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Art, Austerity, Activism / 12 March 2015

In the week dominated by coverage of Martin Sheen’s speech on the danger of middle-of-the-road politics whilst the NHS is eroded I found myself sporadically weeping into the pelt of a Golden Retriever called Archie and plotting to blow up Parliament. Welcome to arts administration.

In preparation for Liz Crow’s new sculpture performance ‘Figures’, I had the grisly-yet-illuminating task of copy-editing 650 stories of the human cost of austerity, each one to be represented by a clay figure made by Liz. At the office of CoQuo, the digital agency supporting Figures, I plugged in, caffeinated, and nearly dislocated my jaw from the number of times it dropped in disbelief.

 As a borderline anarchist, the depths to which the authorities will stoop to do over the public in the name of budget cuts didn’t come as a total surprise to me, but my ignorance as to the situations of some people claiming Disability Living Allowance or Personal Independence Payments was a bit of a shock.

I knew when starting this training that my limited experiences of personal disability were going to be challenged, something I am grateful for, but the total outrage I felt at reading the unfair ways in which claimants have been treated was a baptism of fire into disability politics that has brought me, still smoking, to total belief in the relevance of Liz’s arts activism.

People are dying waiting for their PIP re-assessments, families are being put under terrible pressure, and press propaganda is turning neighbours against each other. 

The metaphorical clay from which we are all fashioned will, I hope, be transformed into literal protest in Liz’s hands, and I will be there, along with CoQuo and Dao to support this performance as it happens. Archie, my respite hound friend, will unfortunately not be in attendance as he is enjoying a retirement most humans would be lucky to have.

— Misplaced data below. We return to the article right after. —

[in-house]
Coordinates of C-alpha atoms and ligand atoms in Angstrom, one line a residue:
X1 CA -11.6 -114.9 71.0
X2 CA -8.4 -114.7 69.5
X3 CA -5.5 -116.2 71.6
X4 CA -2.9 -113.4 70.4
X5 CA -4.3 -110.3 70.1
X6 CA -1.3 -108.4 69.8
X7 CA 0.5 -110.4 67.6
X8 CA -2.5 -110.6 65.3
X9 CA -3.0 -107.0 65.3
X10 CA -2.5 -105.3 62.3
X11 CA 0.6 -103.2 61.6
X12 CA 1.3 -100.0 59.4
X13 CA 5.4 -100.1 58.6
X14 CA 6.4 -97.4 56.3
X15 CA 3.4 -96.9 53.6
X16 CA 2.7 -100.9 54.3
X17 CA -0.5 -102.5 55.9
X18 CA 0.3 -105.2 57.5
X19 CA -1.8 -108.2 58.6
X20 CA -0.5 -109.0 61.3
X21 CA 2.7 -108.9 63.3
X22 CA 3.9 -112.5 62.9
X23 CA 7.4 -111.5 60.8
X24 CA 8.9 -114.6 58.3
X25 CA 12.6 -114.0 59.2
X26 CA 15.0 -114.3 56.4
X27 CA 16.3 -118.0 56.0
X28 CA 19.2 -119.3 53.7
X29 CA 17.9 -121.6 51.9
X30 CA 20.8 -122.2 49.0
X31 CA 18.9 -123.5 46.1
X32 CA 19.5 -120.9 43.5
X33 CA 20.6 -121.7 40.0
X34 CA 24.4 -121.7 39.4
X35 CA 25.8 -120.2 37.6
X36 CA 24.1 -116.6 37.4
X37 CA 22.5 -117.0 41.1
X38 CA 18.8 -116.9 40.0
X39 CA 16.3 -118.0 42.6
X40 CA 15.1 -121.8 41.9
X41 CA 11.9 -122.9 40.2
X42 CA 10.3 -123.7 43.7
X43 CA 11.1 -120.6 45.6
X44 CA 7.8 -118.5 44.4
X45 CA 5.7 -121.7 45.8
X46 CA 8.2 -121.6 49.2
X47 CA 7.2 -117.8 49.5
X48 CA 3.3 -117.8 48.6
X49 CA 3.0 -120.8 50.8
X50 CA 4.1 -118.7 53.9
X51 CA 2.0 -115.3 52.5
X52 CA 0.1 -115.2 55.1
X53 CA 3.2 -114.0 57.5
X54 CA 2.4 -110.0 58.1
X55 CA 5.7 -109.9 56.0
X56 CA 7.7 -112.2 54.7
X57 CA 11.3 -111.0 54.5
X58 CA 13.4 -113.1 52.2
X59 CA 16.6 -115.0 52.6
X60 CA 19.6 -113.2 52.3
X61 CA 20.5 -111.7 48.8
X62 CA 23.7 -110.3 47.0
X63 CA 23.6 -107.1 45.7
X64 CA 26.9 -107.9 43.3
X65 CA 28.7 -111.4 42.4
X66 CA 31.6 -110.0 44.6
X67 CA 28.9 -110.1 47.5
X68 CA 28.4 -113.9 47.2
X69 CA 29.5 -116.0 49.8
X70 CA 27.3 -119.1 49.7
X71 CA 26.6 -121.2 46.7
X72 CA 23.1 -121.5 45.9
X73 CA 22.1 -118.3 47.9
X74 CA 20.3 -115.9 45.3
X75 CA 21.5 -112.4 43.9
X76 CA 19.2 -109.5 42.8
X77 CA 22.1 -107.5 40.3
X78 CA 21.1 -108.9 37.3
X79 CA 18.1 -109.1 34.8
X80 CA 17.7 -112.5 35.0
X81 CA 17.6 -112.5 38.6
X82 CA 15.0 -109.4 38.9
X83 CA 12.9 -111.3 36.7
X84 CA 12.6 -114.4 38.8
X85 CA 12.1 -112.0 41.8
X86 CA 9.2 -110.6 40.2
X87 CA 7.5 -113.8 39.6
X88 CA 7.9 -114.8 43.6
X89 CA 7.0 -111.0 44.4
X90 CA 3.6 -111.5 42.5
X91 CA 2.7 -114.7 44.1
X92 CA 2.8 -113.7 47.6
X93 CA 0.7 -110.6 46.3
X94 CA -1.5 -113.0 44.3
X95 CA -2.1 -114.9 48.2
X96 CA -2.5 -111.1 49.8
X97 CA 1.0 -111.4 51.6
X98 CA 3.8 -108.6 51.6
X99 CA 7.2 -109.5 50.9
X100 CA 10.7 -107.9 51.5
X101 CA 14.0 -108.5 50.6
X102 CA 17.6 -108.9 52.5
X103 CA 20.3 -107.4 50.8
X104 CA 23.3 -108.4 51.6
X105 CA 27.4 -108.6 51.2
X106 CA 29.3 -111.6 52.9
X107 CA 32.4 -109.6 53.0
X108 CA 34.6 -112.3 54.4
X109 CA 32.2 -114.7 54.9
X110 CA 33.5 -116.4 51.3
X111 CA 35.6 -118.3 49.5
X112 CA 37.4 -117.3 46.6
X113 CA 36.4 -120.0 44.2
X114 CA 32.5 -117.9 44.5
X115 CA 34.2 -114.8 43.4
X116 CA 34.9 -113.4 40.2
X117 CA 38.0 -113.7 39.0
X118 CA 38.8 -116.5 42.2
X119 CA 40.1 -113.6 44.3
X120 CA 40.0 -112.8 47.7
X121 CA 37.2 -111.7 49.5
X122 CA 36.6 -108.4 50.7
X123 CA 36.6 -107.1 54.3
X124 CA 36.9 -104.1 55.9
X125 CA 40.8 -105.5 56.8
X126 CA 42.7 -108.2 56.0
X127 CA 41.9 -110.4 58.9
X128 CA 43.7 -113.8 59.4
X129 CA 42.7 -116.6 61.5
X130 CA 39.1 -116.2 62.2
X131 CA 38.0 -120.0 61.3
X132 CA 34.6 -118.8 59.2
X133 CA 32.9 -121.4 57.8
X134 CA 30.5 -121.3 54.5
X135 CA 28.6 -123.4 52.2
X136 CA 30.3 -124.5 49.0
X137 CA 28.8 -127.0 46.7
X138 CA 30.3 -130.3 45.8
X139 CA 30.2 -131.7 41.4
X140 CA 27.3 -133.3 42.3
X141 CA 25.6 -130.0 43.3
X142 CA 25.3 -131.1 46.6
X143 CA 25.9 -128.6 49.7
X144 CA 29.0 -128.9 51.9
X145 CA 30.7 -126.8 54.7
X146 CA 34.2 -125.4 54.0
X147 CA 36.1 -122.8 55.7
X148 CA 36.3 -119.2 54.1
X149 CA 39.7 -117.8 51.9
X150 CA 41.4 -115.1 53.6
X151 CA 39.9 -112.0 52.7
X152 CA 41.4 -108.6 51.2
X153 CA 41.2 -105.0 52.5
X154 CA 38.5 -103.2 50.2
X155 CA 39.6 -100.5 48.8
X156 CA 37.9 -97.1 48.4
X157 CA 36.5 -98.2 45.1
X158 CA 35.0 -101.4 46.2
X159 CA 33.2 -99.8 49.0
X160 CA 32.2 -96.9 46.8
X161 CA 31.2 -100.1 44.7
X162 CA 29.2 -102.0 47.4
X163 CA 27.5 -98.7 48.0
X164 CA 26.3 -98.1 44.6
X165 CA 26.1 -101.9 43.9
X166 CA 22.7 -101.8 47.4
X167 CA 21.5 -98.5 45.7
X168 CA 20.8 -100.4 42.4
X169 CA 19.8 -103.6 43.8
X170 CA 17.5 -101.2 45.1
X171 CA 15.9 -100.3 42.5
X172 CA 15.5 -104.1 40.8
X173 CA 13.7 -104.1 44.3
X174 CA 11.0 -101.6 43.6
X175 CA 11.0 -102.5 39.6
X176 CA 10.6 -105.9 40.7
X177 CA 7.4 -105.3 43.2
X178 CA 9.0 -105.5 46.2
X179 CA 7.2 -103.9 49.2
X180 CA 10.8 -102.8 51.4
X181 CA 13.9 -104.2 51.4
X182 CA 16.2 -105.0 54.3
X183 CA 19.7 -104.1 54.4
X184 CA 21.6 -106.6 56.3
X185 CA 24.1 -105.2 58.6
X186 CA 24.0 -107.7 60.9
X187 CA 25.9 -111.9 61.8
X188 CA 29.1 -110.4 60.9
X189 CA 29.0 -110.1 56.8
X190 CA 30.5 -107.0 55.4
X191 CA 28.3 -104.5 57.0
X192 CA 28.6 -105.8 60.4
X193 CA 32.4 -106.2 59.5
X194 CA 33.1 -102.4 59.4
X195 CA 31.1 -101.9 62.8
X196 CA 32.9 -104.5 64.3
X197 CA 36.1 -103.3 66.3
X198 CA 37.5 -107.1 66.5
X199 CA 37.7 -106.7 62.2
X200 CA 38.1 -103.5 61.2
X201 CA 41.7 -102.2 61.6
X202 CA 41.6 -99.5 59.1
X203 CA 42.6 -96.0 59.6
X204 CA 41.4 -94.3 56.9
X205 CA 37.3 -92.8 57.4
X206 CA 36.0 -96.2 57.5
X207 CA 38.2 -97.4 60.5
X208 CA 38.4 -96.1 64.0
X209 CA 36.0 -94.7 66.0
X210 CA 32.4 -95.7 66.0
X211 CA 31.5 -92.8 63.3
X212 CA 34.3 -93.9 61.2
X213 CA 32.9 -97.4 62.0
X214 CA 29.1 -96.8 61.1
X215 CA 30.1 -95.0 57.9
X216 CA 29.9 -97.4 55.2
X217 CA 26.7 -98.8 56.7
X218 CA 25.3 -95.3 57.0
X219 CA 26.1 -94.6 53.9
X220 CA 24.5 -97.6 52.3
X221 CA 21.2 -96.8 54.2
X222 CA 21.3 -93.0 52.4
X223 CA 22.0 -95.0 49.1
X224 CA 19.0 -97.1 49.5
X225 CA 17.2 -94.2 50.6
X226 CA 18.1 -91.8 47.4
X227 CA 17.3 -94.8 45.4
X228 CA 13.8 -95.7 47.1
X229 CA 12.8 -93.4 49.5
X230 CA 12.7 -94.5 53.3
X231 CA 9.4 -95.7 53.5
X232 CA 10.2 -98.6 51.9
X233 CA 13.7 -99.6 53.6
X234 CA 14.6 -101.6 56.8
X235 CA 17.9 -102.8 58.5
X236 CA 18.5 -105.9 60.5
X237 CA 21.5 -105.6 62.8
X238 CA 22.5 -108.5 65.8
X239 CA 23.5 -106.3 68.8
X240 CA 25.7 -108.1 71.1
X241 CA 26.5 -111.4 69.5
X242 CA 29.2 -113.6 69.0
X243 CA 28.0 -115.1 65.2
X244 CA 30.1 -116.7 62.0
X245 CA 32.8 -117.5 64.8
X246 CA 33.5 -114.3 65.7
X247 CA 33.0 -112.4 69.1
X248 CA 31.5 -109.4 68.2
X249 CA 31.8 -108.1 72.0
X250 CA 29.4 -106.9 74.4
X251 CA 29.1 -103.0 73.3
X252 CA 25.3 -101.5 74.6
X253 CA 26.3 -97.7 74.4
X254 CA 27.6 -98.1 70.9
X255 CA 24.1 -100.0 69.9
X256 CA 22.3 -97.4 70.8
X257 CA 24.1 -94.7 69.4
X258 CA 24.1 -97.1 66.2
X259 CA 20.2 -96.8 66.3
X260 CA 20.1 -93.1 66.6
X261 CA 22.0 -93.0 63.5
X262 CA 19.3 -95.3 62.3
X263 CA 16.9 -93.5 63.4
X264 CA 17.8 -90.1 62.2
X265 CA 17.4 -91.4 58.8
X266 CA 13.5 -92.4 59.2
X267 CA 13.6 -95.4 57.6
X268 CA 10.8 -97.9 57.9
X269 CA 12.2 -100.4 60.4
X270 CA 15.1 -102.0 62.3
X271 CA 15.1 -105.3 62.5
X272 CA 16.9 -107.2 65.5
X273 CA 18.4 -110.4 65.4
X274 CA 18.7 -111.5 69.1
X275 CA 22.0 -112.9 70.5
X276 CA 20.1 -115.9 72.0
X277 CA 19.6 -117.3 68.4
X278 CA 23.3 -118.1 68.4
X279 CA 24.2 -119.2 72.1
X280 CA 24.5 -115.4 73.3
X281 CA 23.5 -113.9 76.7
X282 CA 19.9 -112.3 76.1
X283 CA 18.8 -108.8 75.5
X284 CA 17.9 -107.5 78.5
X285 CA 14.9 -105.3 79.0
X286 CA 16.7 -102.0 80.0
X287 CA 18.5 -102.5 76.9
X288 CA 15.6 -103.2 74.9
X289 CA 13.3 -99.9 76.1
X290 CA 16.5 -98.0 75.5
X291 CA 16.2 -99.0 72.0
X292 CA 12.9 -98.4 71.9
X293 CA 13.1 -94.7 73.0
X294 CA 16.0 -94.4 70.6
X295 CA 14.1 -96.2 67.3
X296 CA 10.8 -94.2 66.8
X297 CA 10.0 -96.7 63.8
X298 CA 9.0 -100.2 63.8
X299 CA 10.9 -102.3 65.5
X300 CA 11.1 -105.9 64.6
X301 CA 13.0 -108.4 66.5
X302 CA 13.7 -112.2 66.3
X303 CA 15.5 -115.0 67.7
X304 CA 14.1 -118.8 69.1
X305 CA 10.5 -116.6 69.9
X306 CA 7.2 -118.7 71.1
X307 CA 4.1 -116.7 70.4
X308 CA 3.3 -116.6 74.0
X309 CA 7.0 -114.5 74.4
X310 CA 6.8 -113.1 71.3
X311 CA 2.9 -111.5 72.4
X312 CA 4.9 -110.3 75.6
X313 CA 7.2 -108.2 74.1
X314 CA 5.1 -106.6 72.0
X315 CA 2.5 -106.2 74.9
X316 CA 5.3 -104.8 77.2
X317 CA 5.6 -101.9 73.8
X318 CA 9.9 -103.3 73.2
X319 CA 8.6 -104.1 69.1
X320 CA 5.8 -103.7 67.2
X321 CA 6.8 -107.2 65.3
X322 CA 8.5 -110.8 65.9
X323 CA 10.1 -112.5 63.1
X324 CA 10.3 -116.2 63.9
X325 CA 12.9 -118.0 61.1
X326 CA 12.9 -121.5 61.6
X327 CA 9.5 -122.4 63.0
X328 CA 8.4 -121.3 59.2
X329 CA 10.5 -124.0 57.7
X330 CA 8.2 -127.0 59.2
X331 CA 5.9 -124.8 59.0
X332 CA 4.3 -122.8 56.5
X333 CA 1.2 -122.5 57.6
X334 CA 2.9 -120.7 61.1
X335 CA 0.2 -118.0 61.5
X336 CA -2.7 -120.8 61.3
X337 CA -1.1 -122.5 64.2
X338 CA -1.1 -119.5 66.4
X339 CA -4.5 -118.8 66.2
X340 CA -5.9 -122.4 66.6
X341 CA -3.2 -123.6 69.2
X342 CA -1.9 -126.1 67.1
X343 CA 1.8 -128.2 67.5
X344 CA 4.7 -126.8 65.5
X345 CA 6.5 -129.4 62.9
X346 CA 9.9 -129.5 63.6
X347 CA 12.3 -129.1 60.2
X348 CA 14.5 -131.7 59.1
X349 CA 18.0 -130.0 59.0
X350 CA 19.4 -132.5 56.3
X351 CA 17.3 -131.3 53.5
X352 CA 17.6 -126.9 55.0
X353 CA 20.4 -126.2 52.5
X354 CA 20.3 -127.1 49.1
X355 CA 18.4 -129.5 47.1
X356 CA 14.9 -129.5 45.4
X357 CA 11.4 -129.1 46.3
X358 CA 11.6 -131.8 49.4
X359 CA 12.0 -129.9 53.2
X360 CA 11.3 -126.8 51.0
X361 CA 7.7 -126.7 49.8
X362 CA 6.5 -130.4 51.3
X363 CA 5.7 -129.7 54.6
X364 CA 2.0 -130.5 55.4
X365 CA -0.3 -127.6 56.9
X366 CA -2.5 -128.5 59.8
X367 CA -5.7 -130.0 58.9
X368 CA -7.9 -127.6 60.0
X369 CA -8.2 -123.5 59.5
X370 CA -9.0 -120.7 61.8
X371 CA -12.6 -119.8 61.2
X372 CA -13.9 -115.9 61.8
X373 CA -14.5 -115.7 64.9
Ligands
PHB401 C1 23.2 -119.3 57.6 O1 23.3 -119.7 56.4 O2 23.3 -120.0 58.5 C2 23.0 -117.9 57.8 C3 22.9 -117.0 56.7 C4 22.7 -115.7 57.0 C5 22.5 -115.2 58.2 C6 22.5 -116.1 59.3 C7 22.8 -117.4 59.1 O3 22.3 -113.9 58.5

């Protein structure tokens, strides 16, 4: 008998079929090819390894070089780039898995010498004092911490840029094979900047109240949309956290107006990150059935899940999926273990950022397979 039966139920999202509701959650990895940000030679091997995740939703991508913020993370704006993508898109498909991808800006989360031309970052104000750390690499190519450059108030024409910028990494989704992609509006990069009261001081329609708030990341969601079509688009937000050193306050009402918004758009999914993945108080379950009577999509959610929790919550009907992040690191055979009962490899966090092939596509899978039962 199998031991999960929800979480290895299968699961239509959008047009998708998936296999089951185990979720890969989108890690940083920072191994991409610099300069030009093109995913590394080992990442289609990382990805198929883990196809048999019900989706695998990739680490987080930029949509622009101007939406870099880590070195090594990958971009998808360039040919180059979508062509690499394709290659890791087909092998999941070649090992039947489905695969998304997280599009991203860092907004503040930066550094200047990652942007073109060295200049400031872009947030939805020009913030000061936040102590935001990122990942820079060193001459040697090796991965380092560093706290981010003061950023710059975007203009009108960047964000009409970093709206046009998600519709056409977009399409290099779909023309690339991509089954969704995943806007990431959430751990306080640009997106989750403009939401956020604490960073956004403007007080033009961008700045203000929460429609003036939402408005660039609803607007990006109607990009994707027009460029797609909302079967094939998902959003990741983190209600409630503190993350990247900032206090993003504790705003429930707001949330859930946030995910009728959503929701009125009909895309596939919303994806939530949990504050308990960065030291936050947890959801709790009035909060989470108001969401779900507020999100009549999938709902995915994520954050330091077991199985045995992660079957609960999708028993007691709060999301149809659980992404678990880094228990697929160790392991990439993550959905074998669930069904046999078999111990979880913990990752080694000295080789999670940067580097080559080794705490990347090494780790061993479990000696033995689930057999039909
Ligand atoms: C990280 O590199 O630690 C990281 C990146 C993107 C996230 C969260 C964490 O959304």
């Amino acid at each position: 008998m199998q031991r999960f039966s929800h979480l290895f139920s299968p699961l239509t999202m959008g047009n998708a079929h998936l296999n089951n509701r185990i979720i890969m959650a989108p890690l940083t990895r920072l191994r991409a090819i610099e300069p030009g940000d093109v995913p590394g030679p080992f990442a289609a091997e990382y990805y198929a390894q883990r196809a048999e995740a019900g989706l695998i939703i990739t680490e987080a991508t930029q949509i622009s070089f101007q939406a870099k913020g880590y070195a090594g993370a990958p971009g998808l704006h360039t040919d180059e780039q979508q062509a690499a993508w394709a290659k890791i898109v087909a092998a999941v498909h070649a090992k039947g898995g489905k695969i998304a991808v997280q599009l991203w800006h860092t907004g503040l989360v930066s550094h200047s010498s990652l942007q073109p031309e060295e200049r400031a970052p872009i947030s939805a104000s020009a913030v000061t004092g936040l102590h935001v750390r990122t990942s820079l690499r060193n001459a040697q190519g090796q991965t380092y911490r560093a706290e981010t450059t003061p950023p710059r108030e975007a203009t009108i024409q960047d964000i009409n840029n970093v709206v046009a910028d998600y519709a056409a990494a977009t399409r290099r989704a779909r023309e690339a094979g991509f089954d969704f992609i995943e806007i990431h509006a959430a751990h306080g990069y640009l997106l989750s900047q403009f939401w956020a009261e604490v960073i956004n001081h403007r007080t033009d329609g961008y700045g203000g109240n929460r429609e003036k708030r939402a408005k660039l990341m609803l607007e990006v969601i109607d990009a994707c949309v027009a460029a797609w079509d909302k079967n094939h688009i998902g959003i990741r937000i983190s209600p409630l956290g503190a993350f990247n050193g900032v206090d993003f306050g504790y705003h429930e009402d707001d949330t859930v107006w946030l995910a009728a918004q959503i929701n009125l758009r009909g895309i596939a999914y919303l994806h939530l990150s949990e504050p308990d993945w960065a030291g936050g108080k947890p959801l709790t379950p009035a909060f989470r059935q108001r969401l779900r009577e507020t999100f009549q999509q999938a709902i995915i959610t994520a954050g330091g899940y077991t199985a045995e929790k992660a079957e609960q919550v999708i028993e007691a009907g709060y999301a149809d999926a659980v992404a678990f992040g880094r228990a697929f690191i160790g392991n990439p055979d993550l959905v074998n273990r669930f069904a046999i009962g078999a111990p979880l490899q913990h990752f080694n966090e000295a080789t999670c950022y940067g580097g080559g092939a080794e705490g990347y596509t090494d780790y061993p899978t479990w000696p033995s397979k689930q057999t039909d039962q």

Matthew Fessey of CoQuo made an interesting point about the power of digital media; in that whilst only a few hundred people were in attendance at Martin Sheen’s speech his message has now been spread to millions thanks to a couple of smartphone cameras. Whatever our stories we must document them; the status quo cannot be trusted to record an accurate history.

Make art, share stories, shout loudly.

As I finish writing this post I have just received the great news that Trish and I have been accepted as Joint Fellows of the CultureHive Digital Marketing Academy; we applied with the intention of upskilling ourselves in the promotion of disability arts projects to even wider audiences.

Watch this space artists, or better yet, fill it!

Please sign up to follow @WeAreFigures on Twitter, where the 650 stories will be shared.

Keywords: access to work,art and mental health,capitalism,disability activists,disability art,george osborne,liz crow,money,outdoor art,performing arts,political,politics,protest,recession,socially engaged art,symbolism,visual art,welfare reform

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